i

=0 for 16i6m.

Step 2: Select a machine i for which L

i

is as small as possible. Choose the rst

unscheduled job j of the list, and assign it to machine i. Set L

i

=L

i

+s

j

+p

j

. Repeat

Step 2 until all jobs are scheduled.

Step 3: Relabel the machines so that L

i1

6L

i

for 26i6m. Set i = 1; i

= m, and

C

LSU

max

= 0.

Step 4: Consider the last job j that is assigned to machine i

. If L

i

+s

j

L

i

, then set

C

LSU

max

=L

i

and stop. Otherwise, assign to machine i any processing that occurs after time

(L

i

+s

j

+L

i

)=2 on machine i

. Set T

i

=T

i

=(L

i

+s

j

+L

i

)=2; C

LSU

max

=max{C

LSU

max

; T

i

}.

If i

i = 2, set C

LSU

max

= max{C

LSU

max

; L

i1

}; If i

i = 1 or L

i

1

6C

LSU

max

, then stop.

Otherwise set i = i + 1; i

= i

1 and go to Step 4.

Details of our heuristic ML are given now. The idea of ML is from Monma and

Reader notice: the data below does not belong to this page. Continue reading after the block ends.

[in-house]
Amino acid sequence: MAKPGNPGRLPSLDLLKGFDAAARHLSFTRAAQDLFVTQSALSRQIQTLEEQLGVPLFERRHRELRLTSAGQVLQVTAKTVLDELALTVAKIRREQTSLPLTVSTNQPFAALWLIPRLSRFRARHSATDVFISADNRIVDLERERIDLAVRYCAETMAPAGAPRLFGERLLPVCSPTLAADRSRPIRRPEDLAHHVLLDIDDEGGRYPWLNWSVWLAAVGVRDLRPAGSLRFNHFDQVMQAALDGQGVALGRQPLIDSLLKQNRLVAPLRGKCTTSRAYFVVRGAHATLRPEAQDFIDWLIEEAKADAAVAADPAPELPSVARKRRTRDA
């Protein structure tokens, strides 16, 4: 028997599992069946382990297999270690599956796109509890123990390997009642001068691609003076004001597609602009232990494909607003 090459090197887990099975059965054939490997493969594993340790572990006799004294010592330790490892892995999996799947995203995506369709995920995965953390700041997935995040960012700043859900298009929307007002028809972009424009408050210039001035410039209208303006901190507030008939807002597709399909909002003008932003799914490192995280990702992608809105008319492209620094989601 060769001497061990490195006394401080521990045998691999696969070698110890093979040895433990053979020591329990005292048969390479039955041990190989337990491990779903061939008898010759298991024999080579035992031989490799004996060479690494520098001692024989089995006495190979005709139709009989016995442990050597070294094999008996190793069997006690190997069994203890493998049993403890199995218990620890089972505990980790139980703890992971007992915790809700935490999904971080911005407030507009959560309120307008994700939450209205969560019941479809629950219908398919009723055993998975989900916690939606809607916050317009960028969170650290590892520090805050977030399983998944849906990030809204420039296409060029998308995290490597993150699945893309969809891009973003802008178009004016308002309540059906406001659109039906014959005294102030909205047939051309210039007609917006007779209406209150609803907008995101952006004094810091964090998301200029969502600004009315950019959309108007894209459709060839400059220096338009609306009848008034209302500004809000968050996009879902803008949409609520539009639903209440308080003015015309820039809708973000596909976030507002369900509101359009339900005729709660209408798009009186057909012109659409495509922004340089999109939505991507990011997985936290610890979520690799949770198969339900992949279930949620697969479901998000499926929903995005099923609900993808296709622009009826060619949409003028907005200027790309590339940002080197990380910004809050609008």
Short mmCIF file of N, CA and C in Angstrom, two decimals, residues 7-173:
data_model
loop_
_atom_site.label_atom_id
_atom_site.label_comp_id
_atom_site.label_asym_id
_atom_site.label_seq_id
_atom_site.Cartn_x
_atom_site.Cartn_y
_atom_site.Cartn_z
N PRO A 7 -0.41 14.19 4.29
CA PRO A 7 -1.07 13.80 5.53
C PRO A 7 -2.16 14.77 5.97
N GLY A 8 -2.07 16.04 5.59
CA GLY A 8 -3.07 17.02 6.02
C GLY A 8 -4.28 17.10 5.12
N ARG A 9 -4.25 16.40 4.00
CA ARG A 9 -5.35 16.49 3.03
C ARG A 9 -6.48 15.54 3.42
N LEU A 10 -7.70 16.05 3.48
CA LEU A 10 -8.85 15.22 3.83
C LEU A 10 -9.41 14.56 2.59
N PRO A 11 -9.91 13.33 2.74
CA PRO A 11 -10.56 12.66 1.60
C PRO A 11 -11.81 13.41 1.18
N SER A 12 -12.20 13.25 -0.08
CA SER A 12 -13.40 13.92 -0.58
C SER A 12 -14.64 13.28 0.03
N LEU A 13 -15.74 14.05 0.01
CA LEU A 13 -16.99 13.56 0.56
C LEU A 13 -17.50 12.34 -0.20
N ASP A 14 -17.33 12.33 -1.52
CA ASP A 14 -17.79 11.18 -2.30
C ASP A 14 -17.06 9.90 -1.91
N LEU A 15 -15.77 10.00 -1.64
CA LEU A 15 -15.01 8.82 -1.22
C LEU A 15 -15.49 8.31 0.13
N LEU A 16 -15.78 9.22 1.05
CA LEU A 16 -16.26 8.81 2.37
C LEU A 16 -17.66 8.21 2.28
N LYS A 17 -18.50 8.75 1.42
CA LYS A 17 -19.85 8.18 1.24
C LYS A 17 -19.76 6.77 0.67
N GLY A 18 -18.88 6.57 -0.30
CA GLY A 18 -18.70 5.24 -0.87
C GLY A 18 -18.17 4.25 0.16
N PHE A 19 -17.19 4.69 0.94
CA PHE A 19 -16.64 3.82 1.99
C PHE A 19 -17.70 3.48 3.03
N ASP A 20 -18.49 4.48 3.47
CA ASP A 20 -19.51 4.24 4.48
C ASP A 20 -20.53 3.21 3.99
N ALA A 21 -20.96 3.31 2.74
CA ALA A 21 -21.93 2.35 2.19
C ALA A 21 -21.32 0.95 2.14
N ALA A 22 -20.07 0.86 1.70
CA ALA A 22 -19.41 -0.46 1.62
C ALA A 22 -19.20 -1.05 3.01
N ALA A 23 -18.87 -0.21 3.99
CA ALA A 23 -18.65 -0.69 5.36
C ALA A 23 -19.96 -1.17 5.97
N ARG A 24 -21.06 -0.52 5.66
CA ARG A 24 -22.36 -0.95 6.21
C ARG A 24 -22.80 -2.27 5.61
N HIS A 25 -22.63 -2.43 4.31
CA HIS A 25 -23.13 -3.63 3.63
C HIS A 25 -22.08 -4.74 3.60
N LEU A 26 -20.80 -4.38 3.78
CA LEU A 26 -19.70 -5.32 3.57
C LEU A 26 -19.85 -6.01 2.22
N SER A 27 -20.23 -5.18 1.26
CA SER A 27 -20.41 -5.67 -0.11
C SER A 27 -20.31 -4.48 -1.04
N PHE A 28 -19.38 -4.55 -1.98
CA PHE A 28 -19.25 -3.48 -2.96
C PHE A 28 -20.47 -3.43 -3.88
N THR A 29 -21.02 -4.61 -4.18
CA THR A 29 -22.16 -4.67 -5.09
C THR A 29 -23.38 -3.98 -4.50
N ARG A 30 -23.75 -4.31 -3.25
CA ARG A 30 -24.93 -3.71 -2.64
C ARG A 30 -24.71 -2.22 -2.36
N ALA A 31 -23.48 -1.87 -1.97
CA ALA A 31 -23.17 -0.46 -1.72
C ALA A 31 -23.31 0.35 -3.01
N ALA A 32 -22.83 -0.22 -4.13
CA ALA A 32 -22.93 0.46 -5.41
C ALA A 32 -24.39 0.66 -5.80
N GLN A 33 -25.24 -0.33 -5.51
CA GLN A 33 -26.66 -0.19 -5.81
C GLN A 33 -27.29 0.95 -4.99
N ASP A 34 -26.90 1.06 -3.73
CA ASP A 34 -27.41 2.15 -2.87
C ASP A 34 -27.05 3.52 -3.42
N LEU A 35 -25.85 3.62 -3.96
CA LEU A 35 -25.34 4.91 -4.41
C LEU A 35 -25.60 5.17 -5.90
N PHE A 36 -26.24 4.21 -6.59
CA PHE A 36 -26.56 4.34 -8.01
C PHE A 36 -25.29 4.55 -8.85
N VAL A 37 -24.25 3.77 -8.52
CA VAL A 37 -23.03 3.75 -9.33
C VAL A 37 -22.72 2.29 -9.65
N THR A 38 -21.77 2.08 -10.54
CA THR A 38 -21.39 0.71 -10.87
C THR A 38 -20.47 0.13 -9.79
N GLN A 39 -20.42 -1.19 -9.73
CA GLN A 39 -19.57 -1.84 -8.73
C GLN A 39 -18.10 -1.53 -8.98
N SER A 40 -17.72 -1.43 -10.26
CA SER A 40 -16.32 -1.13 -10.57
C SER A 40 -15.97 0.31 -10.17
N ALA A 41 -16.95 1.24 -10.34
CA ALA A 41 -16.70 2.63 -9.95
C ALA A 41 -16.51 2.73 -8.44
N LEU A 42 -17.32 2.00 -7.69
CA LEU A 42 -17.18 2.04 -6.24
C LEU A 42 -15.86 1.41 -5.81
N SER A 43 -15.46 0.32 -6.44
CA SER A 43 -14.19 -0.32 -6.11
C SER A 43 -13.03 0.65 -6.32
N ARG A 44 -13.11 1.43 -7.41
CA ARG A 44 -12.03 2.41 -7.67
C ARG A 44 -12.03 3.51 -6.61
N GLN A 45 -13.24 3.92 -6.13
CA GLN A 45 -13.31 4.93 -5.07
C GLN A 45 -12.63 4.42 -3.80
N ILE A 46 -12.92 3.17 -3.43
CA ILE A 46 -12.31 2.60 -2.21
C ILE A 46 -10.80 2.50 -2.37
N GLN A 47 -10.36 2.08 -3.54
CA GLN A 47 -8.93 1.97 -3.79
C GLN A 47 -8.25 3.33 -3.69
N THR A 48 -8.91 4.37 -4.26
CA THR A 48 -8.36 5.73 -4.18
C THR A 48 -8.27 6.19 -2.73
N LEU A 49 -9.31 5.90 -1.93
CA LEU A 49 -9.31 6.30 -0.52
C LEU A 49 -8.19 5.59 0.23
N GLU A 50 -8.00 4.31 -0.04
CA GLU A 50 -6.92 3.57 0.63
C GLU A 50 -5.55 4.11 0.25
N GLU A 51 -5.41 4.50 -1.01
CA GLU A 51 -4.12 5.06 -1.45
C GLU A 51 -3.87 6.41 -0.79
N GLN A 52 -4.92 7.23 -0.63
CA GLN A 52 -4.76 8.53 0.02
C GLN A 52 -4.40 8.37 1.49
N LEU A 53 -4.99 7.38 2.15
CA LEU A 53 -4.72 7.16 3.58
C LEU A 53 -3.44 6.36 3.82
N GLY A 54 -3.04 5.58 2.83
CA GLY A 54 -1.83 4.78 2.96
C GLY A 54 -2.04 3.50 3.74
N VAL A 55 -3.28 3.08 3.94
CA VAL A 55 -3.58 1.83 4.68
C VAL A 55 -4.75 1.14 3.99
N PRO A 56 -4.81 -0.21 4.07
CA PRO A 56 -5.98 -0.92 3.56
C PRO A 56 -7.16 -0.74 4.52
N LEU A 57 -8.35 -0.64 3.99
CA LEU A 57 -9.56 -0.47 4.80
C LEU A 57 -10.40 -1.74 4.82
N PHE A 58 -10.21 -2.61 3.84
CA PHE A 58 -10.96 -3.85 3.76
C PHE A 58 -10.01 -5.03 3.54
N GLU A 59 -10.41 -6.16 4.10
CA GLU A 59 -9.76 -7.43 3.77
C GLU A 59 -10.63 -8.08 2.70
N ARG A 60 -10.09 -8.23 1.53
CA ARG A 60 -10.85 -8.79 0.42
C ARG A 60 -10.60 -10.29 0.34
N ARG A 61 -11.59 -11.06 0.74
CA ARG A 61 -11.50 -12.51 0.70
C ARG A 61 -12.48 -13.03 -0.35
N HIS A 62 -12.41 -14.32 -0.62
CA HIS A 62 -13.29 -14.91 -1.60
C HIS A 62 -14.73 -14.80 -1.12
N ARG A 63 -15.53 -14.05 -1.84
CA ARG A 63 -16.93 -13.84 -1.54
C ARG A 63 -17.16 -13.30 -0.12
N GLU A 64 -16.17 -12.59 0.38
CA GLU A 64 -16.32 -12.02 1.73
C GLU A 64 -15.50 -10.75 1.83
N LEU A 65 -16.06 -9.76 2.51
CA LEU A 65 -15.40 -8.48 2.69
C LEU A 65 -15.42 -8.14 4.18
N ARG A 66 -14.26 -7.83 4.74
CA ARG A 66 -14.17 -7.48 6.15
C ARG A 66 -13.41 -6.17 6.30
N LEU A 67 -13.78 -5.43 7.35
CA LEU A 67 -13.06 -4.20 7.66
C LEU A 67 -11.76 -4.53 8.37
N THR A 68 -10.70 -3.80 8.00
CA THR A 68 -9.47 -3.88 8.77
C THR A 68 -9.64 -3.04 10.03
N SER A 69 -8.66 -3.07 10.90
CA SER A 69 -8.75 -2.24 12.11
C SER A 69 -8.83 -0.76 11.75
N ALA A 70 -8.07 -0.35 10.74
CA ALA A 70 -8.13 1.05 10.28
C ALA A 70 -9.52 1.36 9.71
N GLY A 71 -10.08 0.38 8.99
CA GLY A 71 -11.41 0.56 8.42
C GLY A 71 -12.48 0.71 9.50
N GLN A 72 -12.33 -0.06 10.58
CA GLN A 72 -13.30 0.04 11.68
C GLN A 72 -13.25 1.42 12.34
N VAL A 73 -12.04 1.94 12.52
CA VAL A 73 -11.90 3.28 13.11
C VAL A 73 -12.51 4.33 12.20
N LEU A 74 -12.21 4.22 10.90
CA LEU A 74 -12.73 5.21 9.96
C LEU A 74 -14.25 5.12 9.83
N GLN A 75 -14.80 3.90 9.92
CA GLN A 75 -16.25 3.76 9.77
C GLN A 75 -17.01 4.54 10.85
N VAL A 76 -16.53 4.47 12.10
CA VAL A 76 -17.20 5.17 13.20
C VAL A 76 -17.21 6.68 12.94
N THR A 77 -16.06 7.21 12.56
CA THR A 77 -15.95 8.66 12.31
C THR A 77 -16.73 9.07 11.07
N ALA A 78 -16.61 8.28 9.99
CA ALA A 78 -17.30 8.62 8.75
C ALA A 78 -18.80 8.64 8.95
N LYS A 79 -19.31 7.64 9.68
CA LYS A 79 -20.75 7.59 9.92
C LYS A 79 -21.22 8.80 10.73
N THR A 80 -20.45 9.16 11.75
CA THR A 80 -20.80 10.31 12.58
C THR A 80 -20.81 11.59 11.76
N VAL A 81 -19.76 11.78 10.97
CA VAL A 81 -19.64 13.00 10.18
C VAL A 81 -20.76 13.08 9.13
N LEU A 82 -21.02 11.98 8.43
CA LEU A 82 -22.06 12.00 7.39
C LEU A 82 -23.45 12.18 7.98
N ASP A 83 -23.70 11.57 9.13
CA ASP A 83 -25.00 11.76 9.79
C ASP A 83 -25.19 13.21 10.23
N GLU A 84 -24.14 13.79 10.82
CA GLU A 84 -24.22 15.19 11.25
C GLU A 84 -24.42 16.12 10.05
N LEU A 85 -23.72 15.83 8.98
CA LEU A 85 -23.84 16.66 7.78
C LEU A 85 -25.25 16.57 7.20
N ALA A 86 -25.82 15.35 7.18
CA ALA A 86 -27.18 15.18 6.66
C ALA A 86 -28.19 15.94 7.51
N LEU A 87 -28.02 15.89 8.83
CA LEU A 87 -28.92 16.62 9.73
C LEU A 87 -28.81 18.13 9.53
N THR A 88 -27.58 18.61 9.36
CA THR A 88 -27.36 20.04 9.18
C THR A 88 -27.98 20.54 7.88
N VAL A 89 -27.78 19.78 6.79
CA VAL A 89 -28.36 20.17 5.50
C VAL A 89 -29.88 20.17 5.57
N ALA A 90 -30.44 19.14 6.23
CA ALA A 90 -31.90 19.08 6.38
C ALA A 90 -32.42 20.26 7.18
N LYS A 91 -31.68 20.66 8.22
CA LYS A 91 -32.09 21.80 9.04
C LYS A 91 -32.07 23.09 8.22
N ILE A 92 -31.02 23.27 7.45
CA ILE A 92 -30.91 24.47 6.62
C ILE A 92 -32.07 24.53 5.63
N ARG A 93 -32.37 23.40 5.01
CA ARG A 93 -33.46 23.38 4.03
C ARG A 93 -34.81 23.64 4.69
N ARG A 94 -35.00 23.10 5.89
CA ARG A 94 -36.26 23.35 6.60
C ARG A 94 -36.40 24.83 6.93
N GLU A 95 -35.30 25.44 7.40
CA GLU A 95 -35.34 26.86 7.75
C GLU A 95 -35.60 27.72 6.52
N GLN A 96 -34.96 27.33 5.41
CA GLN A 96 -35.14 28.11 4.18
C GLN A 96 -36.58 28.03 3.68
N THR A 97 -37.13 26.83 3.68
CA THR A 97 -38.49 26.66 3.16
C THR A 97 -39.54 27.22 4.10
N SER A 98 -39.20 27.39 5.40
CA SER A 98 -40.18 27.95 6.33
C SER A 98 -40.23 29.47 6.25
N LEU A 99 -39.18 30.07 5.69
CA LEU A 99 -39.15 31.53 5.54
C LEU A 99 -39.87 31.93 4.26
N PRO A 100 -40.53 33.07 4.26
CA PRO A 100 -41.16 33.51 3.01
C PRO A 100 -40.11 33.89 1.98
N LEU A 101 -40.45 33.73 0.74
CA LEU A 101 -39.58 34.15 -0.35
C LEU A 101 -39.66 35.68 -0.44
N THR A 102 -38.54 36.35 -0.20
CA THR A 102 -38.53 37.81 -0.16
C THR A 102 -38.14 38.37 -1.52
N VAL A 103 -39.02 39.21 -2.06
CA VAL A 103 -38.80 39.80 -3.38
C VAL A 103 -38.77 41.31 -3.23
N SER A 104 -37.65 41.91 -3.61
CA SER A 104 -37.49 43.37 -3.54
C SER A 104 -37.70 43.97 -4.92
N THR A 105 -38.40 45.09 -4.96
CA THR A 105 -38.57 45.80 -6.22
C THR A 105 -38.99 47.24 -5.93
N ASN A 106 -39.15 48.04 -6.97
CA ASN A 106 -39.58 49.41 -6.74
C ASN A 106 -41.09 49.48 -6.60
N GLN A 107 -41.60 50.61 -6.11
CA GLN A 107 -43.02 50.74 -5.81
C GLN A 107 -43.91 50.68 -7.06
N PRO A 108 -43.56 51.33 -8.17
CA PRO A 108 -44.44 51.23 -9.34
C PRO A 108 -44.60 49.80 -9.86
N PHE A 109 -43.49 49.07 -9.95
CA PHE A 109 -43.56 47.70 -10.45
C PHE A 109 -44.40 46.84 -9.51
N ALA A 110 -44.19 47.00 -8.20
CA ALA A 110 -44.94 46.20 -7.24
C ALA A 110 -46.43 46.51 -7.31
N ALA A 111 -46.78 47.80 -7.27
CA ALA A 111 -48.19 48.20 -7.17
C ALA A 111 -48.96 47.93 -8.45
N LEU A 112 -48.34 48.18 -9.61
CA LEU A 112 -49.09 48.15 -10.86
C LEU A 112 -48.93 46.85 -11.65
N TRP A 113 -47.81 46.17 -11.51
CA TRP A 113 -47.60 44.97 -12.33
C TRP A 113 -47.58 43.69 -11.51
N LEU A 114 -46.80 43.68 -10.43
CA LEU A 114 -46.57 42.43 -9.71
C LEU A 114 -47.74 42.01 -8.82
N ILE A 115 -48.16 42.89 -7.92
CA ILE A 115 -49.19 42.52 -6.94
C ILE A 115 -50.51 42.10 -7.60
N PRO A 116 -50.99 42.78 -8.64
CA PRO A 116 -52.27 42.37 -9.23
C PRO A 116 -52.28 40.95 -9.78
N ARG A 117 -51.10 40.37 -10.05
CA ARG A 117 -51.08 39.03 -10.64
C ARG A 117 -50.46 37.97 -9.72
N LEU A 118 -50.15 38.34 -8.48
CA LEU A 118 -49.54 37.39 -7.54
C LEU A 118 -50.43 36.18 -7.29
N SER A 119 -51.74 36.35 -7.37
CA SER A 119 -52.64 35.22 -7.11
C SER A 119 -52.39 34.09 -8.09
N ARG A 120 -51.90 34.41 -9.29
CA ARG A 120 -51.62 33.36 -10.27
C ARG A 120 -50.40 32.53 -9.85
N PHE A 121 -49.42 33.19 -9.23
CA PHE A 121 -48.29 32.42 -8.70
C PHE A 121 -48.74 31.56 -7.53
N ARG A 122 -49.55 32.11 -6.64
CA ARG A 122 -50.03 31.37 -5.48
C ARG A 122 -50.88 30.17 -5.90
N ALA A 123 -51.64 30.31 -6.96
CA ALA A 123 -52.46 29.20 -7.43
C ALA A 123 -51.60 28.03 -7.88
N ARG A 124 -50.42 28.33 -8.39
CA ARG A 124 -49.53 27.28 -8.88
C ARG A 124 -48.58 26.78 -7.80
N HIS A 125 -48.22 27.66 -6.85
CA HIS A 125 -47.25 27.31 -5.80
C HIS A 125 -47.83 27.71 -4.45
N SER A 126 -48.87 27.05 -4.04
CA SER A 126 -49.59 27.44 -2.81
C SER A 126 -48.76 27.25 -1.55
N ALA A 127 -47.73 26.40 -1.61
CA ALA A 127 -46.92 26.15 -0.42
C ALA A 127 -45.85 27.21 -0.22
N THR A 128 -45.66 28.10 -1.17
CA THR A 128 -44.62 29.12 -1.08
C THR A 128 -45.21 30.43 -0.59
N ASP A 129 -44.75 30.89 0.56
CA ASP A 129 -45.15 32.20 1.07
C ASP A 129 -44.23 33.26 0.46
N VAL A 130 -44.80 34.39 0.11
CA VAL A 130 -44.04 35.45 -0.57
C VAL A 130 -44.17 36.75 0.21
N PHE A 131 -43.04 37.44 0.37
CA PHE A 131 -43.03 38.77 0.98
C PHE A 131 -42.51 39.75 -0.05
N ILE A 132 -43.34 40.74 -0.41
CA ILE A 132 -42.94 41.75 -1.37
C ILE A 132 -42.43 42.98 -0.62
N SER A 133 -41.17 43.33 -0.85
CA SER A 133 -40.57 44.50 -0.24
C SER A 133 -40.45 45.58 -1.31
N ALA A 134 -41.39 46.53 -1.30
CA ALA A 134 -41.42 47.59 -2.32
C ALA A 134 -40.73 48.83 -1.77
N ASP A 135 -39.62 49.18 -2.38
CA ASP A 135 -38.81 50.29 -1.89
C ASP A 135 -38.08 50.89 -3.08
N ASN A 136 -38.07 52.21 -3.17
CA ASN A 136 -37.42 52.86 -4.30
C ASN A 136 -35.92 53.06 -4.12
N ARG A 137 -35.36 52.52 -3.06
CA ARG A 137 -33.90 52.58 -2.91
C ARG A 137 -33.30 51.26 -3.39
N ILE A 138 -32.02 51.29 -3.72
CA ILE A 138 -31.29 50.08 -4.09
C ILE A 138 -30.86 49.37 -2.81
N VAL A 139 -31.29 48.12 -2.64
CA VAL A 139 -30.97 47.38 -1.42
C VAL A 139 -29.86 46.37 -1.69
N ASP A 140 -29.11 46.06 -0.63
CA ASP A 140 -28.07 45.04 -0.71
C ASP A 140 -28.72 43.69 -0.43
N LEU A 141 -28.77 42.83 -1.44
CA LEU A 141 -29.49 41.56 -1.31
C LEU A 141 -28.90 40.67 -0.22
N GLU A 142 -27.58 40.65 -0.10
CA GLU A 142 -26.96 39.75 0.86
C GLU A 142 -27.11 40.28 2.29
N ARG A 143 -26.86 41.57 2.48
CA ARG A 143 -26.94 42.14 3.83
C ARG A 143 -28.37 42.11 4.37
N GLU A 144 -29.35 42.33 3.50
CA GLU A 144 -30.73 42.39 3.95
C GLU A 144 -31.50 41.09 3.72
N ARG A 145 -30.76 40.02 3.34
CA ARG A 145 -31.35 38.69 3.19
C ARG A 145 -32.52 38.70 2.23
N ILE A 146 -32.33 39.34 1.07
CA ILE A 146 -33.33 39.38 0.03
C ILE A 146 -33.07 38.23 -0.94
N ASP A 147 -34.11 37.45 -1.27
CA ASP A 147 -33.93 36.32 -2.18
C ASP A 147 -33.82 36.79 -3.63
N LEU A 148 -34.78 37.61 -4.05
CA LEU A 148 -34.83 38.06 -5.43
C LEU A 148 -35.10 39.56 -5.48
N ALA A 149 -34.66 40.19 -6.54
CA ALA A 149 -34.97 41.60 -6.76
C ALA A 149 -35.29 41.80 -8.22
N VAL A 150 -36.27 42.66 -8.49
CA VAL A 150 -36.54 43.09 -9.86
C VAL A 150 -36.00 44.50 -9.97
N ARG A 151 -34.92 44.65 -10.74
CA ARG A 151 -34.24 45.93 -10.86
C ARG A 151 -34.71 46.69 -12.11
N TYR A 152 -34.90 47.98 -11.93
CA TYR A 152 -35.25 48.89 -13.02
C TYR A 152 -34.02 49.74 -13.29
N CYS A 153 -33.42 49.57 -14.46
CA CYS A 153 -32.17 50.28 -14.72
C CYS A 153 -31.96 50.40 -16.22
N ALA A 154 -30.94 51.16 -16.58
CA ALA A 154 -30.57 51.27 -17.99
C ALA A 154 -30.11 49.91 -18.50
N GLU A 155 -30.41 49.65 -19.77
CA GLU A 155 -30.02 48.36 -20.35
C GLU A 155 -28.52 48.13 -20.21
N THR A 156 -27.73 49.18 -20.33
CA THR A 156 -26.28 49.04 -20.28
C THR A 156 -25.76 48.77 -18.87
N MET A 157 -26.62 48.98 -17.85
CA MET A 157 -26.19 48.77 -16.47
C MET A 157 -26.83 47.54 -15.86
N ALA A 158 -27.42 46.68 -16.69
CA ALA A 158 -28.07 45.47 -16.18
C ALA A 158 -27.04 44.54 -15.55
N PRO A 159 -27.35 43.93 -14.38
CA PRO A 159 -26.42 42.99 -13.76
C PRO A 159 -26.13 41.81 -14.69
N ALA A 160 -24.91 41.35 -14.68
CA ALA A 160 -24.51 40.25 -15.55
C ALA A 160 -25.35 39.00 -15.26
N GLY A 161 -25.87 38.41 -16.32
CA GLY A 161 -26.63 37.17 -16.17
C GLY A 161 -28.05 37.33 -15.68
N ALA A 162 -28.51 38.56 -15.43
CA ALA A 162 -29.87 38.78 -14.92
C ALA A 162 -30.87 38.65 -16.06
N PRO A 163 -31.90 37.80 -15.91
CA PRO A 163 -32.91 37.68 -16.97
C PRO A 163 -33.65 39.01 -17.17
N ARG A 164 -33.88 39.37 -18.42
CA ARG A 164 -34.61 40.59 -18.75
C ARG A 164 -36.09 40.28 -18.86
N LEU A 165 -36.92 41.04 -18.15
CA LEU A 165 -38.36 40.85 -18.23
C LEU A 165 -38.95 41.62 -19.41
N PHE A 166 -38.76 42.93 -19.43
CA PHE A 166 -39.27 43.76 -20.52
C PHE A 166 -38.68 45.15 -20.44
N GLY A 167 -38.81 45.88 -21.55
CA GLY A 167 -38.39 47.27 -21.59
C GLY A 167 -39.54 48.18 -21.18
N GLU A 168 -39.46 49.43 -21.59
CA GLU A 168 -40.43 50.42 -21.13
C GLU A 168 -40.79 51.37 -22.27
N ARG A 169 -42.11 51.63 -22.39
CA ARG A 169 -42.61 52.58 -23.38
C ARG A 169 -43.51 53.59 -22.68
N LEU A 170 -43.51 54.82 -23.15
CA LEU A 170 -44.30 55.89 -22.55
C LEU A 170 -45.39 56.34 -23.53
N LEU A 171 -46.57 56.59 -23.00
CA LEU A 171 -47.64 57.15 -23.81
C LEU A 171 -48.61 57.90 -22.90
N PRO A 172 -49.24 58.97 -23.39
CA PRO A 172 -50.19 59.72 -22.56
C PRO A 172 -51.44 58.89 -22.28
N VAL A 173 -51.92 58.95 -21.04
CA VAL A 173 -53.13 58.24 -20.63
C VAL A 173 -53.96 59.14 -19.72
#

Pottss procedure MCTE [12].

Step 1: Set TML =

n

j=1

(s

j

+ p

j

); q

(1)

j

= 1 (16j6n); C

ML

max

= ; t = 1; T

0

= 1.

W. Xing, J. Zhang / Discrete Applied Mathematics 103 (2000) 259269 265

Step 2: Split each job j into q

(t)

j

equal sublots. So, there are

n

j=1

q

(t)

j

sublots. For

a sublot k (16k6

n

j=1

q

(t)

j

), if it comes from original job j, then it has setup time

s

k

=s

j

and processing time p

k

=p

j

=q

(t)

j

. For the

n

j=1

q

(t)

j

sublots, we get C

(t)

max

=C

LSU

max

by using LSU. If C

ML

max

C

(t)

max

, then set T

0

= t and memory q

(T

0

)

j

(16j6n) and the

corresponding LSU schedule. Set C

ML

max

= min{C

ML

max

; C

(t)

max

}.

Step 3: Select the job j for which s

j

+p

j

=q

(t)

j

is the largest. If s

j

+p

j

=q

(t)

j

TML=m,

let q

(t+1)

j

= q

(t)

j

+ 1; q

(t+1)

l

= q

(t)

l

(l = j); TML = TML + s

j

; t = t + 1, and go to Step 2.

Otherwise denote T =t, output C

(T

0

)

max

, the memorized schedule at iteration T

0

and then

stop.

Remark. In the heuristic ML, the nal output is the memorized schedule at iteration

T

0

and it is easy to show T6m.

3.2. Worst-case analysis of ML